The International Telecommunication Union has said that over 80% spam mail accounts are globally on e-mail traffic which makes it difficult to penetrate in areas where bandwidth is insufficient to handle the congestion that spam creates.
ITU Secretary General, Dr. Hamadoun Toure, stated this while signing a letter of agreement to collaborate on combating the global problem of spam.
Combating the growing menace of spam and the protection of data is a global concern for legitimate Internet and smartphone users. We need to find global solutions to curtail the flow of intrusive junk mail which not only clogs up the Internet but also carries huge cost implications,” said Dr Hamadoun I. Touré. He explained that under the new agreement, the Internet Society and the ITU Telecommunication Development Sector (ITU-D) will identify the best ways to build long-term capacity for addressing spam in developing countries.
This collaborative partnership will explore and identify potential joint cooperative activities to address the growing need for information on how to address the issue of spam. “We look forward to working with ITU-D as partners in capacity building programmes that will bridge the gaps in understanding so that all countries can have access to the tools and knowledge they need to combat spam,” stated Kathy Brown, president and CEO of the Internet Society.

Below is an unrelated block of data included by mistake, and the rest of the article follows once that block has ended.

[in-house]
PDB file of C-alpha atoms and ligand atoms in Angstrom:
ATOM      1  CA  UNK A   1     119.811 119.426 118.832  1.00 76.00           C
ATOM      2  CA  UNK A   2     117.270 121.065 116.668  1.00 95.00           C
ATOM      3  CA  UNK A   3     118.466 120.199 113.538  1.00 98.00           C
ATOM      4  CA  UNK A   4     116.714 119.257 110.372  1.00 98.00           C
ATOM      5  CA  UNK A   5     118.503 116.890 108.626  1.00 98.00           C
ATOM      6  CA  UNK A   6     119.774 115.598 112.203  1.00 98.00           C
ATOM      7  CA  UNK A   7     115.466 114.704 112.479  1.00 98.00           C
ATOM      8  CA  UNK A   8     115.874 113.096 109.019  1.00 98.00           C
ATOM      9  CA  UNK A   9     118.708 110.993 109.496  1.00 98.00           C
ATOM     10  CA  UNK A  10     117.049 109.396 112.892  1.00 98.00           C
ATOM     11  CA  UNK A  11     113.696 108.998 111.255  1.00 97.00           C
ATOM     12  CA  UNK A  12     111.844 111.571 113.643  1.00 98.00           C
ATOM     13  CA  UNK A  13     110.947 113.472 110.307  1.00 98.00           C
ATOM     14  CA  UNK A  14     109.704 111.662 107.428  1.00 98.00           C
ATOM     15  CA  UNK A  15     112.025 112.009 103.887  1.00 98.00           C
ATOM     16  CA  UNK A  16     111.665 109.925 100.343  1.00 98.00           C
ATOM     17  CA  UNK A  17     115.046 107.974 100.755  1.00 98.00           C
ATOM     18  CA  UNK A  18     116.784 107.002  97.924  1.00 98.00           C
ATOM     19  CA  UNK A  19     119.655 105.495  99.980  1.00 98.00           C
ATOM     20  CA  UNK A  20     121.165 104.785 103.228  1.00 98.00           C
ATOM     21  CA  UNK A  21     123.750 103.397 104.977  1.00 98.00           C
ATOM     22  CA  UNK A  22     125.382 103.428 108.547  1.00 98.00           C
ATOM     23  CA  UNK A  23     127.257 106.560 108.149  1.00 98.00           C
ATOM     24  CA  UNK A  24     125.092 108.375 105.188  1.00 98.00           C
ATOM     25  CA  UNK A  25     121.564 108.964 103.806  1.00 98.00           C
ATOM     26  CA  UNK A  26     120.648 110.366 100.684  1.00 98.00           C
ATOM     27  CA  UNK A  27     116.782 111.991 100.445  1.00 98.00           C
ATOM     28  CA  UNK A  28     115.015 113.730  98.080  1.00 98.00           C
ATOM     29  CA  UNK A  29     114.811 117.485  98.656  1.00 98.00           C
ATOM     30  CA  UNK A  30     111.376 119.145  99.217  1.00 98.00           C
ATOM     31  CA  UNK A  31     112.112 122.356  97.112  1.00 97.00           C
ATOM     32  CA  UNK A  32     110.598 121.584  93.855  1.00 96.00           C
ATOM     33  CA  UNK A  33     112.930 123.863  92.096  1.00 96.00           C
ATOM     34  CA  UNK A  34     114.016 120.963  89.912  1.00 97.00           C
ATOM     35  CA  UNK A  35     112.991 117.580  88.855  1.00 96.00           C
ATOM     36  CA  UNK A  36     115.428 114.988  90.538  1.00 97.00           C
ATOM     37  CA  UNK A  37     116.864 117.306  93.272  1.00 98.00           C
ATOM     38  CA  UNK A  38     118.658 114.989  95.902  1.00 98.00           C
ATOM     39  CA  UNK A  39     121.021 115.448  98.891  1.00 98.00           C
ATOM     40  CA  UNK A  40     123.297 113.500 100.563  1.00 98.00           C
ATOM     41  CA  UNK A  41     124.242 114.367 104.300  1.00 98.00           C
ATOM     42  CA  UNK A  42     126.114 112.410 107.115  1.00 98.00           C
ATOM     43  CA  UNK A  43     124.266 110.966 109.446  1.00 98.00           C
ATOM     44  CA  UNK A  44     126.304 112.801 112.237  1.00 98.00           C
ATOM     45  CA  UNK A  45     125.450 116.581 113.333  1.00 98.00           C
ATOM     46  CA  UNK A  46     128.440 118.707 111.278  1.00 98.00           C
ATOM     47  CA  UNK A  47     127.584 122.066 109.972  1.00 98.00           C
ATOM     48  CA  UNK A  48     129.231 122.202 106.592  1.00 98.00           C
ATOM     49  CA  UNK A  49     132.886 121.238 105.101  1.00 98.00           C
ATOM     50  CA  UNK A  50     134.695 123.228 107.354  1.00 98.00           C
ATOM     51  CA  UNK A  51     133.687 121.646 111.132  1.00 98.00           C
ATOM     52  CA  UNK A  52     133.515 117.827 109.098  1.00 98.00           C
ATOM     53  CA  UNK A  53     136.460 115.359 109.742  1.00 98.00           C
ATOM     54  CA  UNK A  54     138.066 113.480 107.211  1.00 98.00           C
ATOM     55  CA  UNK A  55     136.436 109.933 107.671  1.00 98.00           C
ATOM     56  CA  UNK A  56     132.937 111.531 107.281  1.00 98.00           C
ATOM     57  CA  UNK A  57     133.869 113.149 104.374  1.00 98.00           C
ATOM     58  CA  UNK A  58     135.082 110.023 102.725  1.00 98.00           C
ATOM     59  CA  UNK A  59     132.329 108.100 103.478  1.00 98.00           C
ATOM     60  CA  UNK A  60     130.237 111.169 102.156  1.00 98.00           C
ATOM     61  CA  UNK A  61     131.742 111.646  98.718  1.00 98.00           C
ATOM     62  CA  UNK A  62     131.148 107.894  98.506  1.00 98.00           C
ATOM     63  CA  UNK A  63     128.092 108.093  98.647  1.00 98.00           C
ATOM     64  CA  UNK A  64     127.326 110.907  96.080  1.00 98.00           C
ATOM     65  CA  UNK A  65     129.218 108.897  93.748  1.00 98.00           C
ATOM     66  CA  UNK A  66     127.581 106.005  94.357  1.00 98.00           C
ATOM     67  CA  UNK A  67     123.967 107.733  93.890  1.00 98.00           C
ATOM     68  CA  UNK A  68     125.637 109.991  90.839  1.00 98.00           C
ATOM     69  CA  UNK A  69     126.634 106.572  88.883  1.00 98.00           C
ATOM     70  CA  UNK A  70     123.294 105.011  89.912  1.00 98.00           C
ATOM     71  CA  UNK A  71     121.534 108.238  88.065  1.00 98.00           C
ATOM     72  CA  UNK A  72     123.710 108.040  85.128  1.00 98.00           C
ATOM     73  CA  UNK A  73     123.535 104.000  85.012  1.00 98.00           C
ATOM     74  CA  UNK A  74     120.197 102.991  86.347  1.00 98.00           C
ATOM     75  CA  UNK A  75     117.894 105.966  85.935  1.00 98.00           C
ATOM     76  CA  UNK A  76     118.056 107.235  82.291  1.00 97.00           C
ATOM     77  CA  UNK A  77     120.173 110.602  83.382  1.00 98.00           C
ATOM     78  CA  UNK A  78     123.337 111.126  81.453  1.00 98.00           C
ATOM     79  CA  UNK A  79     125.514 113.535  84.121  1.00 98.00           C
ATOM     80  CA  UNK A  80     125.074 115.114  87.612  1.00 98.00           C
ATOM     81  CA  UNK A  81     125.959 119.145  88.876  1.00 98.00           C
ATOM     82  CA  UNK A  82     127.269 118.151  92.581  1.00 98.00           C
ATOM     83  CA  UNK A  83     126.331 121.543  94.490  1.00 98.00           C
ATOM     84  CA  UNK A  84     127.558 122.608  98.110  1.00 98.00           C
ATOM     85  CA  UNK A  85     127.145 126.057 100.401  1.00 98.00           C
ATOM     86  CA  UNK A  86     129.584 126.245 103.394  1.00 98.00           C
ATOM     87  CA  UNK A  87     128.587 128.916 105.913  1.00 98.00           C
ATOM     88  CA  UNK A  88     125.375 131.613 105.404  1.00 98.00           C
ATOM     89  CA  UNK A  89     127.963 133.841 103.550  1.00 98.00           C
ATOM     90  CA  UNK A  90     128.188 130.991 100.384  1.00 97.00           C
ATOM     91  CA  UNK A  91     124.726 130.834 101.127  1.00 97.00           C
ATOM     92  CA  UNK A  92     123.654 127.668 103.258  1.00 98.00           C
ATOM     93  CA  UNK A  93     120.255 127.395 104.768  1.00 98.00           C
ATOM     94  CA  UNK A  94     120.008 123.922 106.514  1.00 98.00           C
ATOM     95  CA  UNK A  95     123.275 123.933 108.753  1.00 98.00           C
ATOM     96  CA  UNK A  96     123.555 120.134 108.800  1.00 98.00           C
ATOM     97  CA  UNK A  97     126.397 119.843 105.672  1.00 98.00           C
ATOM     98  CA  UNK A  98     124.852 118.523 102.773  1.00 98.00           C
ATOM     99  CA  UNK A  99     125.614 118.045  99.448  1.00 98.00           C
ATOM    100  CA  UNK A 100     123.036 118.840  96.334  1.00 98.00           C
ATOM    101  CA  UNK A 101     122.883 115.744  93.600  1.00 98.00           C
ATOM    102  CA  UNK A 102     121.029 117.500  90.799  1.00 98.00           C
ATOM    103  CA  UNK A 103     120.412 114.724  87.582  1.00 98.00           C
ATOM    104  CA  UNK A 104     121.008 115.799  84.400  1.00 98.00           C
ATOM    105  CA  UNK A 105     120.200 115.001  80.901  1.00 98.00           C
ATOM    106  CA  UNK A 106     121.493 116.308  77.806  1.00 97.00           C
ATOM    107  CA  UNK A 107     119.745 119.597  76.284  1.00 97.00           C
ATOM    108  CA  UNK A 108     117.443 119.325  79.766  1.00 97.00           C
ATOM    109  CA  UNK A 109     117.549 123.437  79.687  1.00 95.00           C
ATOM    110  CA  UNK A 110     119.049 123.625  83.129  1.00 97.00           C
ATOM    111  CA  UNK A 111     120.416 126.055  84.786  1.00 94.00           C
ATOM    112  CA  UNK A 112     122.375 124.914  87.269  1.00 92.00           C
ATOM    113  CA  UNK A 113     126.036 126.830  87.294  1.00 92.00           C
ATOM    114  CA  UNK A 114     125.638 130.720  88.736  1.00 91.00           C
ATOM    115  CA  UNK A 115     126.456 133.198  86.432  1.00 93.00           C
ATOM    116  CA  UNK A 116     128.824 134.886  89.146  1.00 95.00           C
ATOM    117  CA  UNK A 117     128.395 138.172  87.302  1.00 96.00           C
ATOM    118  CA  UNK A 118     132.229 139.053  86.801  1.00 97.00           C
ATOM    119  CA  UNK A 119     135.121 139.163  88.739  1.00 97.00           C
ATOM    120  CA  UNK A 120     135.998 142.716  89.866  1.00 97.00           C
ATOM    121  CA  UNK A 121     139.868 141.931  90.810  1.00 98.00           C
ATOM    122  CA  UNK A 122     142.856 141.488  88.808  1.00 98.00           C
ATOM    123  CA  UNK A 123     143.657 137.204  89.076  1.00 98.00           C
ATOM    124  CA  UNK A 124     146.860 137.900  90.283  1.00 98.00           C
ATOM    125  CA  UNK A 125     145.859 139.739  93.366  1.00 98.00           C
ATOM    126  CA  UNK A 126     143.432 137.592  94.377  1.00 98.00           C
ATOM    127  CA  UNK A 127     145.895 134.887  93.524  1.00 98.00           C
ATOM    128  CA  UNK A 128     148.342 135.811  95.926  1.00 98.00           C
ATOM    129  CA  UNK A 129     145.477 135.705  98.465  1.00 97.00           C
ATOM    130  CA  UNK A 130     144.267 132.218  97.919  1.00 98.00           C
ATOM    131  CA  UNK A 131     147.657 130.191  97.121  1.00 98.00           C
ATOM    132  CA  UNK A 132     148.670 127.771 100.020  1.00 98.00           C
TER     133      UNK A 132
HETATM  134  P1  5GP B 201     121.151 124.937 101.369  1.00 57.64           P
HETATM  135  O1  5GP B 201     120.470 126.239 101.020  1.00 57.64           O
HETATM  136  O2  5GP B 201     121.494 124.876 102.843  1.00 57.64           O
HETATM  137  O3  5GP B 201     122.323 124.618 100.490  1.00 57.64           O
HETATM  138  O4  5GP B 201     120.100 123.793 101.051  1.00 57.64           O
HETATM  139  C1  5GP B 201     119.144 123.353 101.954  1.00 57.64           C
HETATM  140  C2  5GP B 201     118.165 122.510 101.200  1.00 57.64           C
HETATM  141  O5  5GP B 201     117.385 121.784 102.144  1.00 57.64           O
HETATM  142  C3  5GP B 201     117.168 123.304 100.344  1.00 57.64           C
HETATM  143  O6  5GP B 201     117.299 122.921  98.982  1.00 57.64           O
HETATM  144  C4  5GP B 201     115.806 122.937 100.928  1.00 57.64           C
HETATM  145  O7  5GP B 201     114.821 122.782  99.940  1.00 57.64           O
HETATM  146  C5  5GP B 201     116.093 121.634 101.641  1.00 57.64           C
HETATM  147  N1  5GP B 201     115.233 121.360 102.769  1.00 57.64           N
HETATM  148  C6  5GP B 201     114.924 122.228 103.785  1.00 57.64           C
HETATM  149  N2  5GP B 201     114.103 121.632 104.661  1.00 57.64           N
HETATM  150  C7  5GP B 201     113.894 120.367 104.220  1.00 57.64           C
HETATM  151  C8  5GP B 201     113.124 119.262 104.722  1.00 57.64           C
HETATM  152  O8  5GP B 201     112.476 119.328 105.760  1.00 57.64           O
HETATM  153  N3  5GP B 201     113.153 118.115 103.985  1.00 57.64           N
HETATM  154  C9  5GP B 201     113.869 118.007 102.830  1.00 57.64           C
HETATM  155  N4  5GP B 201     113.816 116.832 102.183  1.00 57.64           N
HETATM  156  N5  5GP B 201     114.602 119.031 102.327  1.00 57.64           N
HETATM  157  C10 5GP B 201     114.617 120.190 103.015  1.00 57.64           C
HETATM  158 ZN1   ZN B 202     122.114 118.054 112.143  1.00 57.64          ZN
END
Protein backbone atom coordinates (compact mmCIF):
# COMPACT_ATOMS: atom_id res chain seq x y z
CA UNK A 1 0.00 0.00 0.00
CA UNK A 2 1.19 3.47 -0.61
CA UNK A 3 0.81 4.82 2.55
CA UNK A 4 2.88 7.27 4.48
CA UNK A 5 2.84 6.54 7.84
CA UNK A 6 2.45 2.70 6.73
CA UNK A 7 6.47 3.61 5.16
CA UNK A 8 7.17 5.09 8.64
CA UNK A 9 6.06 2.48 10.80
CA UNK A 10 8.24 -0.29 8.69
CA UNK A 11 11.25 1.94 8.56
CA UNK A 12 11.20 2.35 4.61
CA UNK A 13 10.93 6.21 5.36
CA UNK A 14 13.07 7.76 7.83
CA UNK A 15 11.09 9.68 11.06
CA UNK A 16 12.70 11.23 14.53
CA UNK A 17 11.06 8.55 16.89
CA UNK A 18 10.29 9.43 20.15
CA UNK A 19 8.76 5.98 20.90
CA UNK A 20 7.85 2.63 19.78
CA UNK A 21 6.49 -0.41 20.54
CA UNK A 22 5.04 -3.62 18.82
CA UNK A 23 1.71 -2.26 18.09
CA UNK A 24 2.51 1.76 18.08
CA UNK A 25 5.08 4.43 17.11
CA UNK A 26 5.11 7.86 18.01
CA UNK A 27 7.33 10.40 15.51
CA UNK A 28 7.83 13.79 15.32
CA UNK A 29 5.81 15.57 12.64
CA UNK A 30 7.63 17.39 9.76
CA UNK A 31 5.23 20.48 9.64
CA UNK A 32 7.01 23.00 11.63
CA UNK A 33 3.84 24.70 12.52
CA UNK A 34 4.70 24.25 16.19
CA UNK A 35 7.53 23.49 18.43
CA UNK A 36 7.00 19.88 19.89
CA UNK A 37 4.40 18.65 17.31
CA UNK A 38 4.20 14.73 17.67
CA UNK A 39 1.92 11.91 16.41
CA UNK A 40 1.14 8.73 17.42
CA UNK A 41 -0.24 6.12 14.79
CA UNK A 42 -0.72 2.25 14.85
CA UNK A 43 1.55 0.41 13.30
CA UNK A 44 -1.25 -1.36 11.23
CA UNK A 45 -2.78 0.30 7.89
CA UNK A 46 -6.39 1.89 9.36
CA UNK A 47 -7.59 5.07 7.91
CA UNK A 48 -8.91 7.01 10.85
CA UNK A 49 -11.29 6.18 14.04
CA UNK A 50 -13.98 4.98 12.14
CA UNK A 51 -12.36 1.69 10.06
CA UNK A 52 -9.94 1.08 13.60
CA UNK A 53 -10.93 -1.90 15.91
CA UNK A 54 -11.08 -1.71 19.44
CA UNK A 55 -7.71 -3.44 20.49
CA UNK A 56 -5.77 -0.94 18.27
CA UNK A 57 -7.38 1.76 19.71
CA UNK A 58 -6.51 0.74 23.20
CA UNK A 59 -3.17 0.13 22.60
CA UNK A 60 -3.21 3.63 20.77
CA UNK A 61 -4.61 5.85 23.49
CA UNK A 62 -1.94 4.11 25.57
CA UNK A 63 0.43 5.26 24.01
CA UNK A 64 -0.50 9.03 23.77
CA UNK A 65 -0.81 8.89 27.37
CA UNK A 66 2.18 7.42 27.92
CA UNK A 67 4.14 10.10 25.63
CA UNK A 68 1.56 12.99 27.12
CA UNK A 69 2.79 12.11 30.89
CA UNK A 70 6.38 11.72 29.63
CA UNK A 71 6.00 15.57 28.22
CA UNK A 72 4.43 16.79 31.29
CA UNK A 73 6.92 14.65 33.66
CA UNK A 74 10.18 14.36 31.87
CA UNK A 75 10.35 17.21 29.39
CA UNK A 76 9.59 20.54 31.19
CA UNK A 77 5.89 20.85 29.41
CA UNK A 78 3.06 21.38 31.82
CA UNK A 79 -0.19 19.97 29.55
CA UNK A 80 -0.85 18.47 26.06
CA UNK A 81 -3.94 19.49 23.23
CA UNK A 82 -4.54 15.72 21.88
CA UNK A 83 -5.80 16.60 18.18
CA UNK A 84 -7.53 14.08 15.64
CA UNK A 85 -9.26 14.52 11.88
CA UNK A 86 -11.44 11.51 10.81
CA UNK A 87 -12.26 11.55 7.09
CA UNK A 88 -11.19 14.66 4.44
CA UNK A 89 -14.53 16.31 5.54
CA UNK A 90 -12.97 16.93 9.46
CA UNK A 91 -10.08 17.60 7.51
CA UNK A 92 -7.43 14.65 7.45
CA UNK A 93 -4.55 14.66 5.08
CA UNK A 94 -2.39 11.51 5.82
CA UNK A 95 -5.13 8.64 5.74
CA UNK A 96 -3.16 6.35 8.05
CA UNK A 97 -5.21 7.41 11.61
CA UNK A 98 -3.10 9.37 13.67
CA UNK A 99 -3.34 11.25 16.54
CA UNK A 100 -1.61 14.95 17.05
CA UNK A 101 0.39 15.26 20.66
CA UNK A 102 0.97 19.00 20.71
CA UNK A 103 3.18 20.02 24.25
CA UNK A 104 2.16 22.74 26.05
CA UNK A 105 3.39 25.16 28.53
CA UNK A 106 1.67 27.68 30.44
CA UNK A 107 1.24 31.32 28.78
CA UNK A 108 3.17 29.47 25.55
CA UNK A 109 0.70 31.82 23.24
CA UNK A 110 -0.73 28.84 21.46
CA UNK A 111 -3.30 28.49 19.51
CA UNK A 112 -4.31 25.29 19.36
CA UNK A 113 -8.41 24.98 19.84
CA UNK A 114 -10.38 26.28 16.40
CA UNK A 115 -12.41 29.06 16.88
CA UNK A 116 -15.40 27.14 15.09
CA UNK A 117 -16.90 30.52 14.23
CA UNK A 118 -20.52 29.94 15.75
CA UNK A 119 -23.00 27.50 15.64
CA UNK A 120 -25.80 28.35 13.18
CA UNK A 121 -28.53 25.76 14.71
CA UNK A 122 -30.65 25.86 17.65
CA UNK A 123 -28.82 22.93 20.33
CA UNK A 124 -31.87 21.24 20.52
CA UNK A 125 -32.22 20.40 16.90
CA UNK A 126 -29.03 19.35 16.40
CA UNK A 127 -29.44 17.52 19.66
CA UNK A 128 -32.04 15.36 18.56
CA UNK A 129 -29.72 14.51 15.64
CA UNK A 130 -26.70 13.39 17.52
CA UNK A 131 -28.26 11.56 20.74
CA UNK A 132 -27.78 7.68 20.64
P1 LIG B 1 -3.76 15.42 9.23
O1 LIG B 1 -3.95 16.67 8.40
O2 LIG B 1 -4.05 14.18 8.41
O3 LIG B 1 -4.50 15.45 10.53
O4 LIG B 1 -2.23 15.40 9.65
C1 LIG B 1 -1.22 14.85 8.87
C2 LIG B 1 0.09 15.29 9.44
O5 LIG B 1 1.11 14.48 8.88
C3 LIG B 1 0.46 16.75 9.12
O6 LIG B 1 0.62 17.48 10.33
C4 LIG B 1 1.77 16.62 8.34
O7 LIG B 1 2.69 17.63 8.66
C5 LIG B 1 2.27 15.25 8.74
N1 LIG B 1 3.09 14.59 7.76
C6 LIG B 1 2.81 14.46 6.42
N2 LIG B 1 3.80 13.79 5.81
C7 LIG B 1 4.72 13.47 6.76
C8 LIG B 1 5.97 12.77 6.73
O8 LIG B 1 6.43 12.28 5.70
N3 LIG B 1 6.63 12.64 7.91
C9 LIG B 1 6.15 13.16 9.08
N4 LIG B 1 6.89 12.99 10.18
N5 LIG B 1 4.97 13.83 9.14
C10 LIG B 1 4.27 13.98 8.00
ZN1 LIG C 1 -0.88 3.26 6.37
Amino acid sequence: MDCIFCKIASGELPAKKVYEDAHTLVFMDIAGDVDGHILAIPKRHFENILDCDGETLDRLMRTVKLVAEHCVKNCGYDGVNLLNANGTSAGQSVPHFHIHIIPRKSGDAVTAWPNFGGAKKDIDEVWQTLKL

“The costs associated with spam related to wasted bandwidth, storage and network infrastructure, as well as the increased security risks are amplified in developing regions. By collaborating with ITU-D, we hope to make a real and positive impact on the world’s most vulnerable economies.”
The agreement will extend the work that the Internet Society initiated last year to hold workshops that address the various roles in developing and maintaining an effective anti-spam process, as well as leverage the strengths and efforts of ITU-D in the area of building capacity.
Without such proactive global work, the problem of spam, particularly given the growing use of mobile devices and social media will intensify rather than abate.
The organizations have agreed to preliminarily focus their efforts on three areas, firstly to facilitating greater regional access to technical experts from the global Internet community who can share anti-spam knowledge and experiences on an ongoing basis.
Secondly to provide educational training and information on effective anti-spam policies, technical solutions and operational requirements .Thirdly to document anti-spam best practices laws.
“Spam is a worldwide obstacle that requires innovative solutions to minimize the burden for countries, network operators, and end users,” notes Brahima Sanou, Director of ITU’s Telecommunication Development Bureau.
“While the telecommunication industry and Internet communities have made great strides in creating best practices and developing technical tools to combat spam, there is a need to build awareness in developing countries of the ongoing technical, industry and policy developments in this regard, and to centralize the knowledge and expertise available. This partnership aims to fill that need.